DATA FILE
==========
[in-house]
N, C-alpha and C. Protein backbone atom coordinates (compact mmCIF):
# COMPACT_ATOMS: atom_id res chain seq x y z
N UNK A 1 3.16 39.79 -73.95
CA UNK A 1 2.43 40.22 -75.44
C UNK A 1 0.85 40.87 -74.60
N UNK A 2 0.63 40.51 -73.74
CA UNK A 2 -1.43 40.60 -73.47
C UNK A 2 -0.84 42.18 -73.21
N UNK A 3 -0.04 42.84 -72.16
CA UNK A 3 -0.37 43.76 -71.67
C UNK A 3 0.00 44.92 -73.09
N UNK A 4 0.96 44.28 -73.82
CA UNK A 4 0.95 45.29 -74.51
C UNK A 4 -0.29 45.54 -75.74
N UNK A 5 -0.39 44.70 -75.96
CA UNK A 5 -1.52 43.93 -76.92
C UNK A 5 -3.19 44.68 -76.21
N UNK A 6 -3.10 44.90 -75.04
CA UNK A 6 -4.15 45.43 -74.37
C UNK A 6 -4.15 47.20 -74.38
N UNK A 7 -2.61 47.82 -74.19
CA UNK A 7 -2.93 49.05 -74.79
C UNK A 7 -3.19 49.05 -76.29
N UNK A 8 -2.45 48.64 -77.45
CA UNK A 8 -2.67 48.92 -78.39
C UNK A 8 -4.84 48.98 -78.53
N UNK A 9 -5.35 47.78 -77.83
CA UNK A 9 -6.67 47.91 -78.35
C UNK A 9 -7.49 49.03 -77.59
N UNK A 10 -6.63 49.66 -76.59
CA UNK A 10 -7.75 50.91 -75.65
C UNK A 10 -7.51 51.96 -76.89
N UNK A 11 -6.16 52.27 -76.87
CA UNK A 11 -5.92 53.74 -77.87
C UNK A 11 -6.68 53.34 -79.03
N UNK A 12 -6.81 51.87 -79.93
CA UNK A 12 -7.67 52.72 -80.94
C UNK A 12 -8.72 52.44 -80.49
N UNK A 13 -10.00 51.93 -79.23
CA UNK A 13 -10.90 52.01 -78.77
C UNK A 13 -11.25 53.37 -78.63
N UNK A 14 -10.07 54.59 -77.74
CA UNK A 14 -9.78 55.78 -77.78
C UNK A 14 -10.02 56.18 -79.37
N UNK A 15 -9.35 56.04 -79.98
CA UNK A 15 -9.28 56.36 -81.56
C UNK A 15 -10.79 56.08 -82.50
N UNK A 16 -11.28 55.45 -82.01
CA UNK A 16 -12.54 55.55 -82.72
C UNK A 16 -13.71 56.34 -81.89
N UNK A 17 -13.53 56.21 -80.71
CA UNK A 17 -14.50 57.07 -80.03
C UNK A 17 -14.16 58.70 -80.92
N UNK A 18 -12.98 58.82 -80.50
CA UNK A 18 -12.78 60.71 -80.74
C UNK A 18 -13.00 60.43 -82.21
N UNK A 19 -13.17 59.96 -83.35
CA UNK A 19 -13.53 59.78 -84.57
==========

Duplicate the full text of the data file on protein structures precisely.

[in-house]
N, C-alpha and C. Protein backbone atom coordinates (compact mmCIF):
# COMPACT_ATOMS: atom_id res chain seq x y z
N UNK A 1 3.16 39.79 -73.95
CA UNK A 1 2.43 40.22 -75.44
C UNK A 1 0.85 40.87 -74.60
N UNK A 2 0.63 40.51 -73.74
CA UNK A 2 -1.43 40.60 -73.47
C UNK A 2 -0.84 42.18 -73.21
N UNK A 3 -0.04 42.84 -72.16
CA UNK A 3 -0.37 43.76 -71.67
C UNK A 3 0.00 44.92 -73.09
N UNK A 4 0.96 44.28 -73.82
CA UNK A 4 0.95 45.29 -74.51
C UNK A 4 -0.29 45.54 -75.74
N UNK A 5 -0.39 44.70 -75.96
CA UNK A 5 -1.52 43.93 -76.92
C UNK A 5 -3.19 44.68 -76.21
N UNK A 6 -3.10 44.90 -75.04
CA UNK A 6 -4.15 45.43 -74.37
C UNK A 6 -4.15 47.20 -74.38
N UNK A 7 -2.61 47.82 -74.19
CA UNK A 7 -2.93 49.05 -74.79
C UNK A 7 -3.19 49.05 -76.29
N UNK A 8 -2.45 48.64 -77.45
CA UNK A 8 -2.67 48.92 -78.39
C UNK A 8 -4.84 48.98 -78.53
N UNK A 9 -5.35 47.78 -77.83
CA UNK A 9 -6.67 47.91 -78.35
C UNK A 9 -7.49 49.03 -77.59
N UNK A 10 -6.63 49.66 -76.59
CA UNK A 10 -7.75 50.91 -75.65
C UNK A 10 -7.51 51.96 -76.89
N UNK A 11 -6.16 52.27 -76.87
CA UNK A 11 -5.92 53.74 -77.87
C UNK A 11 -6.68 53.34 -79.03
N UNK A 12 -6.81 51.87 -79.93
CA UNK A 12 -7.67 52.72 -80.94
C UNK A 12 -8.72 52.44 -80.49
N UNK A 13 -10.00 51.93 -79.23
CA UNK A 13 -10.90 52.01 -78.77
C UNK A 13 -11.25 53.37 -78.63
N UNK A 14 -10.07 54.59 -77.74
CA UNK A 14 -9.78 55.78 -77.78
C UNK A 14 -10.02 56.18 -79.37
N UNK A 15 -9.35 56.04 -79.98
CA UNK A 15 -9.28 56.36 -81.56
C UNK A 15 -10.79 56.08 -82.50
N UNK A 16 -11.28 55.45 -82.01
CA UNK A 16 -12.54 55.55 -82.72
C UNK A 16 -13.71 56.34 -81.89
N UNK A 17 -13.53 56.21 -80.71
CA UNK A 17 -14.50 57.07 -80.03
C UNK A 17 -14.16 58.70 -80.92
N UNK A 18 -12.98 58.82 -80.50
CA UNK A 18 -12.78 60.71 -80.74
C UNK A 18 -13.00 60.43 -82.21
N UNK A 19 -13.17 59.96 -83.35
CA UNK A 19 -13.53 59.78 -84.57